3 Reasons You Should Work or Volunteer in an Adventure Job

 

1. Building “Identity Capital”

I recently had the chance to speak at a conference before Dr. Meg Jay, author of the Defining Decade and speaker of this famed Ted Talk. As she spoke, she told a story of working at Outward Bound, a wilderness, backpacking, leadership program in Colorado.

Here’s an experienced and well-known psychologist with two Ph.D’s, who like myself, is still telling stories about her adventure job and the life lessons it taught her.

Dr. Meg Jay talked about one of the most important pieces of being successful and intentional in your twenties is working jobs that instill in you “identity capital”.

Basically — is the job you’re working helping build and construct your identity in a positive way? Or is it subtracting from it.

Or as the director of Backdoorjobs.com Michael Landes describes on his site: “Does the opportunity have heart?”

If a job opportunity doesn’t have heart, then maybe you shouldn’t invest yours in it. (click to tweet that)

2. Real Leadership/Grit/Humility/Perseverance Experience

Nothing will teach you more about leadership than working a job where lives are literally hanging in the balance of your decisions.

When I was working as a wrangler there were numerous instances where split decisions needed to be made. In the middle of the wilderness. With a handful of people on horseback depending on me to make the right decisions.

In an adventure job, leadership is not a theory. It’s something lives depend on.

Hard work isn’t a metaphor, it’s the daily norm.

When you’re literally up to your knees in a corral full of horse manure (after numerous rain storms!) it gives you a different perspective on how to truly work through the “crap” of any job.

3. The Best Career Stories!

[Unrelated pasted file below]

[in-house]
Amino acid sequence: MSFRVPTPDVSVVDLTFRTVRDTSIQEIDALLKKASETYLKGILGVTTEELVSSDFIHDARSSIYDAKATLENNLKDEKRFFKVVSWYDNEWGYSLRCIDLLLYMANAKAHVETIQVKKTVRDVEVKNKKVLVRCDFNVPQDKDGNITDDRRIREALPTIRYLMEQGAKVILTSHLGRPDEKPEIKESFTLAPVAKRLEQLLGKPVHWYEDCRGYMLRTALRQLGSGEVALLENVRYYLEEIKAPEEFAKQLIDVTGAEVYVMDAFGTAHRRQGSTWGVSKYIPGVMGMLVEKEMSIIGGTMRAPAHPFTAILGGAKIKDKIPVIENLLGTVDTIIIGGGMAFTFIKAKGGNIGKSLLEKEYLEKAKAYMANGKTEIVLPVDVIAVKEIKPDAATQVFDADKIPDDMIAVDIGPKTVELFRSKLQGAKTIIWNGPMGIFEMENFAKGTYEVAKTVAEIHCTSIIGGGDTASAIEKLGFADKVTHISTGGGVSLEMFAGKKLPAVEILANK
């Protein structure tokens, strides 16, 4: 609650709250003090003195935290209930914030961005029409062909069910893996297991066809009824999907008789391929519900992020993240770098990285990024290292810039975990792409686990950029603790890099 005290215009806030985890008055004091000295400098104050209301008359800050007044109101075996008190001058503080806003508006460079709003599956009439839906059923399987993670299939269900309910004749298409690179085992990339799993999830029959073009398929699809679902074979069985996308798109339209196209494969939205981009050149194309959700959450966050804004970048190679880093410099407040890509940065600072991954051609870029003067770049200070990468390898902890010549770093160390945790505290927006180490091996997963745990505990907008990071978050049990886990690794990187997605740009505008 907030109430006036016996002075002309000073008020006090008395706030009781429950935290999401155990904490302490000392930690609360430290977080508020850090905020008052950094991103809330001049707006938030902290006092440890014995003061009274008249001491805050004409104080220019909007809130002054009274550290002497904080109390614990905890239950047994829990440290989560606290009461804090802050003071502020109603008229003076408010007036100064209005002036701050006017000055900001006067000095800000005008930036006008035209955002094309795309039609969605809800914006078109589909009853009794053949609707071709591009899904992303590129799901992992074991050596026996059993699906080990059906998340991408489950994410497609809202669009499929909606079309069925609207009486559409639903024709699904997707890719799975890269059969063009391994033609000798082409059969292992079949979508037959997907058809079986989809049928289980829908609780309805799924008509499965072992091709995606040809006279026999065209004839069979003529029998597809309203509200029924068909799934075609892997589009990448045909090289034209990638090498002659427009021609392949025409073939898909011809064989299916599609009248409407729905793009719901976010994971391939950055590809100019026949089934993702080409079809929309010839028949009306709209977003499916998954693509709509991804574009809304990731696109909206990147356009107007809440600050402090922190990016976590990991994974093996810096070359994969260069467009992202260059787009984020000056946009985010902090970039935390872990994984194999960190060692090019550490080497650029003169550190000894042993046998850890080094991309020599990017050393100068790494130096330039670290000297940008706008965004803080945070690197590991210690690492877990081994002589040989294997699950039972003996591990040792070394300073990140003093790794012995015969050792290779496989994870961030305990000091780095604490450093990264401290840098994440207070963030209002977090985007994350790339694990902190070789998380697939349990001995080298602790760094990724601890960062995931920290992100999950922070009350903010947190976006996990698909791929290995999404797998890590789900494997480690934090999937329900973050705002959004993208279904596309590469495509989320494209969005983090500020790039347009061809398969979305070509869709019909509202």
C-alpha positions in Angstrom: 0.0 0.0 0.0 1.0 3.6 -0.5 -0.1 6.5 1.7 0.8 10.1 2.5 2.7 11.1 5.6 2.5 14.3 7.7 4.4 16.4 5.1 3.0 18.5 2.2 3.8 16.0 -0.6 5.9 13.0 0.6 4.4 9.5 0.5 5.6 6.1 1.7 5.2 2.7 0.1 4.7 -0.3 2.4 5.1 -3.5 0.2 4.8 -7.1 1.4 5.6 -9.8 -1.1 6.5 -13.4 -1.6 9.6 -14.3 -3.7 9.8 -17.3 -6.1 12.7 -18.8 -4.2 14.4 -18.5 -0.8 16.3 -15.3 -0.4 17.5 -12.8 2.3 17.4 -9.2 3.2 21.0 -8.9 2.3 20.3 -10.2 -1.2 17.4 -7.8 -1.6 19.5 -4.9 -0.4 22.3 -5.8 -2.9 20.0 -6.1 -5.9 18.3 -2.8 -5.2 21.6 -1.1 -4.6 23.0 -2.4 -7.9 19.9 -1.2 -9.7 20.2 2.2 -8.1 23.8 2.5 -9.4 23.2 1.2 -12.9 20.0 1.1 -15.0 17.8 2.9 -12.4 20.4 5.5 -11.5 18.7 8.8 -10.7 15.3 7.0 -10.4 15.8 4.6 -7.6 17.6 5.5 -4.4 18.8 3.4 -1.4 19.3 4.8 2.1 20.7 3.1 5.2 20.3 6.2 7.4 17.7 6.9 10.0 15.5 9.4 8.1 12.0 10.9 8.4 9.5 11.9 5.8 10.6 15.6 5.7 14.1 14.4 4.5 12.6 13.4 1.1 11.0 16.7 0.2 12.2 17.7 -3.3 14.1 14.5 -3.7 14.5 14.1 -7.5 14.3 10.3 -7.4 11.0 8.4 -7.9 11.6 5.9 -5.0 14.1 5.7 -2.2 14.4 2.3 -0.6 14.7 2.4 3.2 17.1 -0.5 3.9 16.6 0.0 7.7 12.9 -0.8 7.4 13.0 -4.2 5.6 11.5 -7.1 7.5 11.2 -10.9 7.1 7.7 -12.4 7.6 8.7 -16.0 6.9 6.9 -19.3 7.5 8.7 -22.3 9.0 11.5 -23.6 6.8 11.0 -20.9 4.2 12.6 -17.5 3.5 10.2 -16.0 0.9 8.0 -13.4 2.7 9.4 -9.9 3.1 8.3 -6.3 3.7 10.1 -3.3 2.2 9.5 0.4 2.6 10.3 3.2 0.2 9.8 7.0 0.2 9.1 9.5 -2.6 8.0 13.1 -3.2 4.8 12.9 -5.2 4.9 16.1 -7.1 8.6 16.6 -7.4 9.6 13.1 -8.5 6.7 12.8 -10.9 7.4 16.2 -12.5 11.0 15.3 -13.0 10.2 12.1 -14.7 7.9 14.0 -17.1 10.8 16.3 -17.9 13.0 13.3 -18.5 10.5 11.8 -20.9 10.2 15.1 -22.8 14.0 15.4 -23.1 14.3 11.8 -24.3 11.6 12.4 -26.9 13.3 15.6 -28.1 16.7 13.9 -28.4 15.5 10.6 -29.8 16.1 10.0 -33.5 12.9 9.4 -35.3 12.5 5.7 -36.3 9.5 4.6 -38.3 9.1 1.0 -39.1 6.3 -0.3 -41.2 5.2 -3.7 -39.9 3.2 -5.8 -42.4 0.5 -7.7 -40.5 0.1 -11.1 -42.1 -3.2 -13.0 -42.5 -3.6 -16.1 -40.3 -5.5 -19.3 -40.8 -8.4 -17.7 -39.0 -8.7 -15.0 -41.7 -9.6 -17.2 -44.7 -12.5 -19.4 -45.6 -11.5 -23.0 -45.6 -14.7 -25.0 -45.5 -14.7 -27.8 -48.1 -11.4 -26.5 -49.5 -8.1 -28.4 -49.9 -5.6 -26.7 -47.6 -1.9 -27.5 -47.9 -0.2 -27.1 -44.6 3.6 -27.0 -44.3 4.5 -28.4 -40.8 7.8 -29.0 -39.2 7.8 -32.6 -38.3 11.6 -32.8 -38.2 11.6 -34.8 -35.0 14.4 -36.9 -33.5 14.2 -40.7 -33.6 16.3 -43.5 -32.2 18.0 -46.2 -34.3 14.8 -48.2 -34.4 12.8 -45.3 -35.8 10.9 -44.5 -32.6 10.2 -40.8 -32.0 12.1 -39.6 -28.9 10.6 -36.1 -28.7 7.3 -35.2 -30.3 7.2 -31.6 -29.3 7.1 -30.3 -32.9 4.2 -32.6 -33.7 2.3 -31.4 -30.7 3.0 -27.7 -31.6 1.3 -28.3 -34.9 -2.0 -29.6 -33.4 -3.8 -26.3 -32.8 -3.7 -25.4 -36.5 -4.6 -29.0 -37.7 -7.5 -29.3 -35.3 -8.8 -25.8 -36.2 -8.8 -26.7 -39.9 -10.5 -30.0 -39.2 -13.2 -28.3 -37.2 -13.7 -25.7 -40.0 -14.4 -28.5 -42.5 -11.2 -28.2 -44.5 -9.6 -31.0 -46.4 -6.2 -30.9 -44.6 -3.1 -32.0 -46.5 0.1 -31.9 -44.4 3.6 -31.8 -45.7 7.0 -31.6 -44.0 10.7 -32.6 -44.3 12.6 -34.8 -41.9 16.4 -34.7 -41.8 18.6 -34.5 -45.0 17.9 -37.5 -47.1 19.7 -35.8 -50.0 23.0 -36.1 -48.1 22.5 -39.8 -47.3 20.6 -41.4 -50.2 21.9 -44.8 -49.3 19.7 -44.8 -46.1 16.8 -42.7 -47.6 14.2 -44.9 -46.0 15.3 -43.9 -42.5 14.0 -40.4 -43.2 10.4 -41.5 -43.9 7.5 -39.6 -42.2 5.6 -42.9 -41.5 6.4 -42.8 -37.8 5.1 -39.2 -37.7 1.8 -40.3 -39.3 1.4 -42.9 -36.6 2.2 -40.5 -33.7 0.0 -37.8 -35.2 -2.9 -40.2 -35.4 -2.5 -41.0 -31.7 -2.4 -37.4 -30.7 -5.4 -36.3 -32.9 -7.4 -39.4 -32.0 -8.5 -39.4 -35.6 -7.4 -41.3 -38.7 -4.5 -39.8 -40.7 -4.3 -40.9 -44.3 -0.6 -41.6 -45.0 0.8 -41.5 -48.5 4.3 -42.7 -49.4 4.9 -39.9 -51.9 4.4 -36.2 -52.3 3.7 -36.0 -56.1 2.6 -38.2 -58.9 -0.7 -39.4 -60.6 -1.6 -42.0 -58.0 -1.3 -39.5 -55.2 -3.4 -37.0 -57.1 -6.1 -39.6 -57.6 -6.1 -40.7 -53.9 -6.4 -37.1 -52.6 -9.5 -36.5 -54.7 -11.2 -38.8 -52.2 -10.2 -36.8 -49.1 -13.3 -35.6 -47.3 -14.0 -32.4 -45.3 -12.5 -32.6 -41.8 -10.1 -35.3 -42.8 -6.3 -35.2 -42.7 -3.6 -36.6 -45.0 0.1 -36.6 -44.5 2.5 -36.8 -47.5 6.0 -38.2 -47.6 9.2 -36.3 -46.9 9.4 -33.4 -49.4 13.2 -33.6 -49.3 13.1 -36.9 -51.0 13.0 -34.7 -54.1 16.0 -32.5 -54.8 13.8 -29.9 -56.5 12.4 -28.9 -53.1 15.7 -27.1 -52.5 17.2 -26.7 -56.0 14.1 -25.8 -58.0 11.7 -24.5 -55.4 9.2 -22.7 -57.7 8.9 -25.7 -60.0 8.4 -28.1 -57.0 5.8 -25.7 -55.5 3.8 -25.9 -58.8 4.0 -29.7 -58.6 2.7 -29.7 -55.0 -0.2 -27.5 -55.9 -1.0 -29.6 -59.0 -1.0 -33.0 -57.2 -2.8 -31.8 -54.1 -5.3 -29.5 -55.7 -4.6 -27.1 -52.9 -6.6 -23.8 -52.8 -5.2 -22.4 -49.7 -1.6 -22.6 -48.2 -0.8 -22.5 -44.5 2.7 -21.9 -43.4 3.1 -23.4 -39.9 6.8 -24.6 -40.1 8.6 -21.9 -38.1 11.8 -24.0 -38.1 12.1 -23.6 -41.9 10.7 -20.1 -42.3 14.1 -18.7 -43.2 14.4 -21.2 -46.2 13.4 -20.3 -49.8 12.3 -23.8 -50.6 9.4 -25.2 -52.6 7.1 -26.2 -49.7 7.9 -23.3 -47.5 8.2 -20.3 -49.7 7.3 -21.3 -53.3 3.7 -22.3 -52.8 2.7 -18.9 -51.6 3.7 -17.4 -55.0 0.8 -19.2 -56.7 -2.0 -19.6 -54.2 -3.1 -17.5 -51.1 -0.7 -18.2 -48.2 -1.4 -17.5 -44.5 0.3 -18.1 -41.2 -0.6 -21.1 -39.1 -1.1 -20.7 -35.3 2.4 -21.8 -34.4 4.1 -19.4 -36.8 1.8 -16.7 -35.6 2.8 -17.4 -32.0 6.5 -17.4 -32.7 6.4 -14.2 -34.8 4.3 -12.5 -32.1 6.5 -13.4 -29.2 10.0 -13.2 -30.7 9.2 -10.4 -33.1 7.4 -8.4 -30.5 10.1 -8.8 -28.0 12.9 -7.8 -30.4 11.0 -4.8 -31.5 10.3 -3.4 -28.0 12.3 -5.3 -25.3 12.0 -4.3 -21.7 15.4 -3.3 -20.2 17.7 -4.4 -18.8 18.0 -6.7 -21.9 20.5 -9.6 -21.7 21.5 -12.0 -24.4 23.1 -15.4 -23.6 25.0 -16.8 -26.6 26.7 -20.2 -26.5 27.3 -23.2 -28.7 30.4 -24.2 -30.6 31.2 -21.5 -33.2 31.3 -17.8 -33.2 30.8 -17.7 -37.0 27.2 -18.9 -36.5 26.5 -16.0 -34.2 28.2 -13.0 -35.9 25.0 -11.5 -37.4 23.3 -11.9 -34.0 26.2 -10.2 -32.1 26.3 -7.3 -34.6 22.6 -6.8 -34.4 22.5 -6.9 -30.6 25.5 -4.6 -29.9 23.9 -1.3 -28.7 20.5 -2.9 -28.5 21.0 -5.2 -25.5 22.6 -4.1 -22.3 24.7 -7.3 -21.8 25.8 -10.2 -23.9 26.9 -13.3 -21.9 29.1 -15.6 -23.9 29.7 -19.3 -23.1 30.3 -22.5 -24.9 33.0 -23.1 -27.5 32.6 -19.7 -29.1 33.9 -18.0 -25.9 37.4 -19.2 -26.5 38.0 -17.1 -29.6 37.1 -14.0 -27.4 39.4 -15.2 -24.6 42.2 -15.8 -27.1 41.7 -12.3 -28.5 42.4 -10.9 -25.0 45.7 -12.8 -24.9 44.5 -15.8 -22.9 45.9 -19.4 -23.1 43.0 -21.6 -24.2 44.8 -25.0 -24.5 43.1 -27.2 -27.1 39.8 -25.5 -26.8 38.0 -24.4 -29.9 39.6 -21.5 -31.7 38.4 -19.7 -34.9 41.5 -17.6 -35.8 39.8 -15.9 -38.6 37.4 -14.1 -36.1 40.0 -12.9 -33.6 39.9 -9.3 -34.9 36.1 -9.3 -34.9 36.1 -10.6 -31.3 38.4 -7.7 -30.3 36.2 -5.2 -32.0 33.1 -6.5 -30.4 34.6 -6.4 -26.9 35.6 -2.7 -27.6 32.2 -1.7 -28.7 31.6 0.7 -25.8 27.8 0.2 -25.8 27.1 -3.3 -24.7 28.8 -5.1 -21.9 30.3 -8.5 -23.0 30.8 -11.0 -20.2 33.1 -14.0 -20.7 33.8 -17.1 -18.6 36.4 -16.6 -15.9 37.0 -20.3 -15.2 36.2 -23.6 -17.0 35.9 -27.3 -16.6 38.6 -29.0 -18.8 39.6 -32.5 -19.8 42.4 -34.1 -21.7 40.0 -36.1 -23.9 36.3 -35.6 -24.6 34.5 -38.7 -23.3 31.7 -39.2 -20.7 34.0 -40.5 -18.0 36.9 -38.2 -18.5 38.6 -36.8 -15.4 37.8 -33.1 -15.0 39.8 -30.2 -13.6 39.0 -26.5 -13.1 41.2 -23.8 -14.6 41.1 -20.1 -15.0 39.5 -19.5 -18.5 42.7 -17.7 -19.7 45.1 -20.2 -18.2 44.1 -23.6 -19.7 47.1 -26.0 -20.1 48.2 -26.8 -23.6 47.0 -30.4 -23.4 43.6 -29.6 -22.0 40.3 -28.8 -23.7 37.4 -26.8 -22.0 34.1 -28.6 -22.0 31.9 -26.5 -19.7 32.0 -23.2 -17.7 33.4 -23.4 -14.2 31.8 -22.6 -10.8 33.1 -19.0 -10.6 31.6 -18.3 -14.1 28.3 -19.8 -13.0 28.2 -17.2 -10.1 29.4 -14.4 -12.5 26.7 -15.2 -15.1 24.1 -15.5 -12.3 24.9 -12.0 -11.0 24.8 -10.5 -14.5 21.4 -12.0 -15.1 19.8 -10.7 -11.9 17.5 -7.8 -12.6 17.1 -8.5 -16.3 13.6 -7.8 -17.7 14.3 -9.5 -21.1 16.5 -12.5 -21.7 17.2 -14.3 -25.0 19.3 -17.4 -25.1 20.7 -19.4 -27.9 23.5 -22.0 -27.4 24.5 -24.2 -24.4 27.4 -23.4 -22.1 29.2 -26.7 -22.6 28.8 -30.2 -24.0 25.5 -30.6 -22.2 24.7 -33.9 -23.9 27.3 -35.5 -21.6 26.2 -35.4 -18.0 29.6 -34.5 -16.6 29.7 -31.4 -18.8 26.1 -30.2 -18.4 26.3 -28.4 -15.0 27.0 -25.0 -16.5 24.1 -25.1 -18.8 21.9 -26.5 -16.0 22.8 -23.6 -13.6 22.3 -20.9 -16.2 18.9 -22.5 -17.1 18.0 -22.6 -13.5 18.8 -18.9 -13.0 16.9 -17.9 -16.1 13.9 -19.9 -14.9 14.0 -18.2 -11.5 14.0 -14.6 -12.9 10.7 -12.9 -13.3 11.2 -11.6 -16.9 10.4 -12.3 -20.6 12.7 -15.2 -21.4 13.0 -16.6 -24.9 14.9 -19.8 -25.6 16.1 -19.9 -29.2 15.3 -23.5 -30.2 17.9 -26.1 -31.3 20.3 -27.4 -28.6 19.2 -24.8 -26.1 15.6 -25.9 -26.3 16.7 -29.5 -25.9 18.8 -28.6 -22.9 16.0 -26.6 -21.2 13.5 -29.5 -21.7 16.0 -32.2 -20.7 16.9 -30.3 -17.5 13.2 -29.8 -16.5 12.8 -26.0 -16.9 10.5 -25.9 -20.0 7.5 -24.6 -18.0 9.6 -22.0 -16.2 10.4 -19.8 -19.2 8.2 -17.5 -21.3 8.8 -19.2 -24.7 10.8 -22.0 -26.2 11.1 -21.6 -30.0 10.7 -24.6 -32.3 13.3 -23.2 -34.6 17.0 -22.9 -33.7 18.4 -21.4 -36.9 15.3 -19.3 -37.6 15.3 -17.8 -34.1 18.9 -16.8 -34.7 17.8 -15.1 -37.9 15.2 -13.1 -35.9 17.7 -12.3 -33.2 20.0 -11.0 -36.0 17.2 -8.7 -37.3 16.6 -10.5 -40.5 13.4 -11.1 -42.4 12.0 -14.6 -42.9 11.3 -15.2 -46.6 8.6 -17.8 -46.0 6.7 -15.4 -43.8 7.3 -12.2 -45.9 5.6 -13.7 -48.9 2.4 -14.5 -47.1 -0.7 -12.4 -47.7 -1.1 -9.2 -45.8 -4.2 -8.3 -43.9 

Let’s say in your next “real official job” interview, they asked you the standard — “Can you tell us of an instance where you had to overcome a challenge or tough circumstance on the job?”

Now what if your answer was something like this below: (this is an actual story from my time at the ranch)

“One time I was leading a group of people up a narrow mountain path on horseback about 1,000 feet from the ground, when my horse got spooked and tried to quickly turn around. This unfortunately put his feet over the edge of the cliff and I could feel us beginning to go over the edge.

So in a split-second reaction I dove off the horse towards the mountain, and pulled the reigns with me, smashing me down on the ground with the horse swinging his body towards me and almost landing right on top of me.

My heart was beating like crazy because, you know, I almost went off a cliff. Yet we had two hours and many miles left on the trail to get to our destination. I could tell the guests who had just seen what happened were petrified, and frankly so was I. Yet, I had to simply jump back on my horse and keep leading the ride with confidence because I knew that if I let my fear take over we all were in big trouble.”

I think a story like that might make a bigger impression than telling a story about the time you got coffee for your whole office at Starbucks and they messed up the order.

Why Not Have a Career Adventure?

The first step to exploring is getting lost.